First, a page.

According to the Shulchan Aruch (O"C 131:4, 6-7) there are days on which we don't say Tachanun. In general, it seems that these are "happy" days -- holidays or communal celebrations. But while on those days we don't say Tachanun, we do say many other prayers which echo the same ideas.
On a standard Tuesday (assuming a minyan which doesn't say the 13 middot) the first part of the Tachanun is made up of selections from Nach admitting to sin and asking for forgiveness. We have already said these things in Shmoneh Esrei (along with the "Heal me" mentioned in the middle of Tehillim perek 6). We banged on our chests when admitting to sin and asked for mercy and salvation in the Brachot of Et Tzemach David and Sh'ma Koleinu.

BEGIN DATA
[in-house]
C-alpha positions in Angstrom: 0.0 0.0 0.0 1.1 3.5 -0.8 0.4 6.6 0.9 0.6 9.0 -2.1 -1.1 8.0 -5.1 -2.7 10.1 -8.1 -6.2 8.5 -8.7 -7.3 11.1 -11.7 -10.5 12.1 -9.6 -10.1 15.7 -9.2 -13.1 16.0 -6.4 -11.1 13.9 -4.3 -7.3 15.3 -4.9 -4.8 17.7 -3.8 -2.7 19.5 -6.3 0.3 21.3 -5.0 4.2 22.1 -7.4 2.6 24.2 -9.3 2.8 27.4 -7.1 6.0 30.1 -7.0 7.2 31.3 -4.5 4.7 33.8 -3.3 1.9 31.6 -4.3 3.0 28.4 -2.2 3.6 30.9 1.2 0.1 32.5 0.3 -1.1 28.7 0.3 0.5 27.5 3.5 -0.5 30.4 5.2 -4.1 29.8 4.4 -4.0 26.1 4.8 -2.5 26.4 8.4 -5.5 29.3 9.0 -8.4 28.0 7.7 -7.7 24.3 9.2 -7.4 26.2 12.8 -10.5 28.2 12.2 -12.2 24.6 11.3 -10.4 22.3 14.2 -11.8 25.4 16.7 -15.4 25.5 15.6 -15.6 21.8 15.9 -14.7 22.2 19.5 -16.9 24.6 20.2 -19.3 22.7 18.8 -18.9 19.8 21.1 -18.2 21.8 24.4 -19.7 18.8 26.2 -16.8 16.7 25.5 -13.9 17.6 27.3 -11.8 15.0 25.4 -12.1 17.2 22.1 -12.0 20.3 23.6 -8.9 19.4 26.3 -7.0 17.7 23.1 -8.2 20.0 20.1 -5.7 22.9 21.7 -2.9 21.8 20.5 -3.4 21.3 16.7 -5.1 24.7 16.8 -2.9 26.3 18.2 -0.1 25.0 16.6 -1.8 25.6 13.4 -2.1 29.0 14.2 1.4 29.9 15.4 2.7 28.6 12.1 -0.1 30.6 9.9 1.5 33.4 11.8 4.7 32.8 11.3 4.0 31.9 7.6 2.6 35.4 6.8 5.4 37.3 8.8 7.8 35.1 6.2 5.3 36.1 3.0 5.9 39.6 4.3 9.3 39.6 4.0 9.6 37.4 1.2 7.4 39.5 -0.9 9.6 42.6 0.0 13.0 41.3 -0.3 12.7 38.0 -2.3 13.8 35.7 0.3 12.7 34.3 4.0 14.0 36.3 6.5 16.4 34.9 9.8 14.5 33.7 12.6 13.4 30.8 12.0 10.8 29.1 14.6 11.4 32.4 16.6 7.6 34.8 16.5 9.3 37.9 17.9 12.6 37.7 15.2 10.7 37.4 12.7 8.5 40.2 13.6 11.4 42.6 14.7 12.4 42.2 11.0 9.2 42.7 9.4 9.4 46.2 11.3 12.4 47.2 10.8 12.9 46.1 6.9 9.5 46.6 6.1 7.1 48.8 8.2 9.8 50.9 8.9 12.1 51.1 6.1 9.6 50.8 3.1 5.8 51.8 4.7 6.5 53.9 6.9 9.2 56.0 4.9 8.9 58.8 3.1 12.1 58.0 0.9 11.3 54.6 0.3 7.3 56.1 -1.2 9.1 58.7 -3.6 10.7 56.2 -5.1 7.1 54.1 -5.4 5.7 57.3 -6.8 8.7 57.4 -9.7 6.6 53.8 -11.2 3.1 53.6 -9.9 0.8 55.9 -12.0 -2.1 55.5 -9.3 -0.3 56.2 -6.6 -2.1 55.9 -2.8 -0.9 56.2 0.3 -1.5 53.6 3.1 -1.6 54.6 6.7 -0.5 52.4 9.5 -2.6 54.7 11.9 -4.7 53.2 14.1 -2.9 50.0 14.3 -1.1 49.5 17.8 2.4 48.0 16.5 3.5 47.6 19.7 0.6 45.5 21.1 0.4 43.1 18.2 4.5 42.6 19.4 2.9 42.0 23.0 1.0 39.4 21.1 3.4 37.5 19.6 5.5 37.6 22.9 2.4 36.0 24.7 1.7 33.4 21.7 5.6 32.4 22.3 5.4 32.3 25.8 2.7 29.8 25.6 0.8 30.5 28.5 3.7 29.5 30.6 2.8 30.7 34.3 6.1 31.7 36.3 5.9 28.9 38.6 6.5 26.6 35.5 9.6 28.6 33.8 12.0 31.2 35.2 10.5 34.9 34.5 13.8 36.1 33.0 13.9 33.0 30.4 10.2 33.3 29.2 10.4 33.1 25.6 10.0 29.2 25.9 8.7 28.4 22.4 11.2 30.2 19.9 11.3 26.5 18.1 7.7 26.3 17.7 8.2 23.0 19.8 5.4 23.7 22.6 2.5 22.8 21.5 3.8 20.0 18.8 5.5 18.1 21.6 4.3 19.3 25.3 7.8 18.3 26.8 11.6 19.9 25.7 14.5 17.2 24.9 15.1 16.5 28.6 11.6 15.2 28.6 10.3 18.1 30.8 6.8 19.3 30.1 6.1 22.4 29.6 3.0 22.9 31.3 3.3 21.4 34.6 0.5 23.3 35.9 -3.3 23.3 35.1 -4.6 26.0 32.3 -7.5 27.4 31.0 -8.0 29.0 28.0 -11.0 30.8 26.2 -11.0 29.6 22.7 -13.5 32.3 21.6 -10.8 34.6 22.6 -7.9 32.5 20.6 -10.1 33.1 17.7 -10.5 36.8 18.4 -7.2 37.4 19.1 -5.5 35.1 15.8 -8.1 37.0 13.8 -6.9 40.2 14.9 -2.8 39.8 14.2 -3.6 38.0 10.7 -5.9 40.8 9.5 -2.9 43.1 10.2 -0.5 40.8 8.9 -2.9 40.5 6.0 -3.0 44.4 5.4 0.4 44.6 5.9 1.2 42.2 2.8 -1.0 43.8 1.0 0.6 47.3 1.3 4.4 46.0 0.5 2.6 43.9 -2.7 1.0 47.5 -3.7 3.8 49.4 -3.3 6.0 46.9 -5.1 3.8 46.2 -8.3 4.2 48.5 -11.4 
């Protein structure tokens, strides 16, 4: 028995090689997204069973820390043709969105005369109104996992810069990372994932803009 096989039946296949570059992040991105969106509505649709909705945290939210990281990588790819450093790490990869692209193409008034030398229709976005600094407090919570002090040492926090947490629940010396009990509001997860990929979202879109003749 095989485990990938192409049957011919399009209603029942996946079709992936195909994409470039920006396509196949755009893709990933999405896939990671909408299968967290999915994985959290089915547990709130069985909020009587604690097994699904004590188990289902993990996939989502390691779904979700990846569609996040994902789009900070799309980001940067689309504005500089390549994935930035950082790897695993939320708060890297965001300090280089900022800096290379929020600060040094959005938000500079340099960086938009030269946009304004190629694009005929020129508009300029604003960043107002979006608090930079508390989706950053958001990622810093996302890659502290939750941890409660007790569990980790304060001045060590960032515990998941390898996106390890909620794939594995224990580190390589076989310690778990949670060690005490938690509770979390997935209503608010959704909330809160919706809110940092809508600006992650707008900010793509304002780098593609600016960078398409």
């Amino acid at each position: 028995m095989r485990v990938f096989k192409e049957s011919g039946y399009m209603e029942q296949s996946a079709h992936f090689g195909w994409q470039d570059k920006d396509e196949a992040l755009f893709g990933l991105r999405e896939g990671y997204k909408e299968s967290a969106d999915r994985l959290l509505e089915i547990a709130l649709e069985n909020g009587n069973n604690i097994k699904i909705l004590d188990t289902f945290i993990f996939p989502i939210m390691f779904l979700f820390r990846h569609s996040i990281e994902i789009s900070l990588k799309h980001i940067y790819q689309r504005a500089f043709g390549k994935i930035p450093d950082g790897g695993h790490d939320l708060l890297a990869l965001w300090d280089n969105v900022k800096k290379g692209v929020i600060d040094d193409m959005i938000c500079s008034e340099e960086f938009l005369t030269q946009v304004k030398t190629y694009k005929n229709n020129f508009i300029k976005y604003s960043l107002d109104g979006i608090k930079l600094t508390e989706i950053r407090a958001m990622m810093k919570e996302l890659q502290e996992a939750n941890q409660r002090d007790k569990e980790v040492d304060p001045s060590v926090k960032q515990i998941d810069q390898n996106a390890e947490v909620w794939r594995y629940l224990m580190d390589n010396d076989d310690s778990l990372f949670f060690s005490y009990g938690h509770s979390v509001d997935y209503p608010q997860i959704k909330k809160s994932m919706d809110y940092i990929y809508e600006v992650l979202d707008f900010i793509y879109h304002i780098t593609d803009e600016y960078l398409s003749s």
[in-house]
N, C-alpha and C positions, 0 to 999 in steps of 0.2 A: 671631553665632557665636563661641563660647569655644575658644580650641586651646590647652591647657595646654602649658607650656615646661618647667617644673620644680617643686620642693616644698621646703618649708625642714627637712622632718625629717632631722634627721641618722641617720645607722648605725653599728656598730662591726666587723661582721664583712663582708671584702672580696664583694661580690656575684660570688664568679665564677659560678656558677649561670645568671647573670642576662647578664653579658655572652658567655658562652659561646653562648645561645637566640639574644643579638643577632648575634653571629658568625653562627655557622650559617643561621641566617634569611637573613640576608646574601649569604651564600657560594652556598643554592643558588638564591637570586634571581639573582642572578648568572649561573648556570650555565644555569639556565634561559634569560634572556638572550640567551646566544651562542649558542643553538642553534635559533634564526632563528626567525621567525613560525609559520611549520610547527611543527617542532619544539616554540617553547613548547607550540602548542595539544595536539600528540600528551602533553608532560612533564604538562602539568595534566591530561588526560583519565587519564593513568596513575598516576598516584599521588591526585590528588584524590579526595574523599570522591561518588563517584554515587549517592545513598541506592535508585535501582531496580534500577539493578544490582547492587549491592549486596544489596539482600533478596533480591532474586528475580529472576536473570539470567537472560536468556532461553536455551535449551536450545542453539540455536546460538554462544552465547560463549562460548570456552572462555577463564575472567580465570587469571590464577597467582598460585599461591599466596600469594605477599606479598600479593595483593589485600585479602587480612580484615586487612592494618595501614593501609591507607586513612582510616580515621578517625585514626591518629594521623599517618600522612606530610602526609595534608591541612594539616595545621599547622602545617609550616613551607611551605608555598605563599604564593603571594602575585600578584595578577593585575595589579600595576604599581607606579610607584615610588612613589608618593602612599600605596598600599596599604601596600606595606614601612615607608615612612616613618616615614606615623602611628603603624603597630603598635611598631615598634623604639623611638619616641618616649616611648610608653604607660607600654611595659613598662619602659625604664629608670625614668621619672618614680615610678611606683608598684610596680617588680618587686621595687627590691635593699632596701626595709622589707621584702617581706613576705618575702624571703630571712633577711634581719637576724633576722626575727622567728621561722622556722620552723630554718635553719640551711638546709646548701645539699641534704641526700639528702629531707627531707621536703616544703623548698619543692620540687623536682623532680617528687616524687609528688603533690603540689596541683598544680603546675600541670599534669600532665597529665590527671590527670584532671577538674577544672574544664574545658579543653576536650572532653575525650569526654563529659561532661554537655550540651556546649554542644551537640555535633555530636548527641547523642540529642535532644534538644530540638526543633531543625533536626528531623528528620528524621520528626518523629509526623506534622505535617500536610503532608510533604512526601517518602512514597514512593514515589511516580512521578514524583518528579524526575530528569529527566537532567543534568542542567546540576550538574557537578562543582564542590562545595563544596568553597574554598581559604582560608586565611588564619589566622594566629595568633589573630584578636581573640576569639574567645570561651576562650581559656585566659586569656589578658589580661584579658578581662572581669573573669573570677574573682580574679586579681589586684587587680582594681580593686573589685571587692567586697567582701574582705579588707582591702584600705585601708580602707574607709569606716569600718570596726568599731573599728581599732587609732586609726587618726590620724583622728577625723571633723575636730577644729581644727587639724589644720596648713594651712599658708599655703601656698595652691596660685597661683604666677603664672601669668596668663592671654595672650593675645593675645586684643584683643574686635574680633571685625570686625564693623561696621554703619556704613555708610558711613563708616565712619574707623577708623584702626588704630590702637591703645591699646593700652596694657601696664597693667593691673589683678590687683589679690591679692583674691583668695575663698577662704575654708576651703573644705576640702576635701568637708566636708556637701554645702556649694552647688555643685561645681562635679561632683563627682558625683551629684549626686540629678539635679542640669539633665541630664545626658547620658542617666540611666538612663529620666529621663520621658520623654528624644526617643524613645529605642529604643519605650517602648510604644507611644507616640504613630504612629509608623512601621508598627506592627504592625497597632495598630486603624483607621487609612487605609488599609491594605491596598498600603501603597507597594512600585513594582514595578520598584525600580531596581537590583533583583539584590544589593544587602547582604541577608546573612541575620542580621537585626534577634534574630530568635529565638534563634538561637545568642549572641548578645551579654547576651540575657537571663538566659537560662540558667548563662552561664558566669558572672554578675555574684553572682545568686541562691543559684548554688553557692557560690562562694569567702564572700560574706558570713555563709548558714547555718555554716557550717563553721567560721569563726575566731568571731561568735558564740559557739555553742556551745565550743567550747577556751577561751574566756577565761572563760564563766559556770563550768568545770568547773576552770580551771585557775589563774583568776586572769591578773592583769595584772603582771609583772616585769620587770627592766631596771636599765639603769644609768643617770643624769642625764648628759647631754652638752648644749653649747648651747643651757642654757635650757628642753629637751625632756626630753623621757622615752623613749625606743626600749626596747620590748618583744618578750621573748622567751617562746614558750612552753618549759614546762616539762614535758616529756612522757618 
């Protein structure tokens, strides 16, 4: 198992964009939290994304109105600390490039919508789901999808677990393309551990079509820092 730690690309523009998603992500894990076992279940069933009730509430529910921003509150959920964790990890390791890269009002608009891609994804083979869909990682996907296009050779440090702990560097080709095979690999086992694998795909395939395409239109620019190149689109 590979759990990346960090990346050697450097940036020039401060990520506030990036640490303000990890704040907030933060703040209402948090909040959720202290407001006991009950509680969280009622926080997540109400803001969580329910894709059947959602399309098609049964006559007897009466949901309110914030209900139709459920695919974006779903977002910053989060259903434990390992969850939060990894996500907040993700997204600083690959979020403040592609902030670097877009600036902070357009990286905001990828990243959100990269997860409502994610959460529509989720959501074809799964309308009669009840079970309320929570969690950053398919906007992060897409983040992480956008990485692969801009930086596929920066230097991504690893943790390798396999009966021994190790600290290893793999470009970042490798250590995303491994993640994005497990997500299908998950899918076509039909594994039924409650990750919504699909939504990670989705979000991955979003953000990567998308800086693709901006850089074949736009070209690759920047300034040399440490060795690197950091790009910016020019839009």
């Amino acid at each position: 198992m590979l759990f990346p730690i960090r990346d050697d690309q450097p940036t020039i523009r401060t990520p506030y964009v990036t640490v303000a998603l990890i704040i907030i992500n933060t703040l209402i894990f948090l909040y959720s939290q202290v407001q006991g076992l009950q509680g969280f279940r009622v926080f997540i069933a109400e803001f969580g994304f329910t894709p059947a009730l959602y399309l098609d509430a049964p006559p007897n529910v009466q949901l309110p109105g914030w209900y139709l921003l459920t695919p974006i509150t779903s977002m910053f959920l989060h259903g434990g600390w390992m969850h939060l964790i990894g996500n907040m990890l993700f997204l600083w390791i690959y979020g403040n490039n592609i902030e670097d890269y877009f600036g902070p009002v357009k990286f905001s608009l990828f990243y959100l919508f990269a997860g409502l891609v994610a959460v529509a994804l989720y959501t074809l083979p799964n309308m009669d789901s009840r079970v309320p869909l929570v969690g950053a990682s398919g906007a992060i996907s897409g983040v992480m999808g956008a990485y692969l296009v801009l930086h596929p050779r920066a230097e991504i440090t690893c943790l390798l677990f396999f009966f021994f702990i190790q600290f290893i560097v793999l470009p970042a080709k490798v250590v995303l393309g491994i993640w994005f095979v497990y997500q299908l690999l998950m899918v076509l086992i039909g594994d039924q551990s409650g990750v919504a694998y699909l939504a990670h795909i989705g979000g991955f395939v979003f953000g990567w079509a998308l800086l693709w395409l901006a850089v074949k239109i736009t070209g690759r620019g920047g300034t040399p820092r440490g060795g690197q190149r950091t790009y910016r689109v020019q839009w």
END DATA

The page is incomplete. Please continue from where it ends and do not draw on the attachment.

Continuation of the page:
The second part of Tachanun, Shomer Yisra'el, uses the language said in the Sh'ma to speak about Hashem's role in guarding us (reminiscent of the Shin Pasuk from Ashrei).
The third section, using a variety of Pesukim, reminds us that we cannot stand on our own merit, but that we have to look towards Hashem, similar to what we say after the initial Brachot in davening, "Ribon kol ha'olamim, lo al tzidkateinu anachnu mapilim..."
Davening has repeated motifs including our reliance on Hashem, or recognition that we have sinned and a realization that we need to be guided and guarded. Why is the Tachanun prayer, which has statements found elsewhere not skipped, skipped on a happy day (when we don't need guiding, guarding and humility?) ?
What is essential to skip and then, shouldn't we still say the other parts, as we already have in davening?
Note -- this is an offshoot of Why Don't we Say Tachanun on a Particular Day? about the specific content of Tachanun, not the decision to say it or not.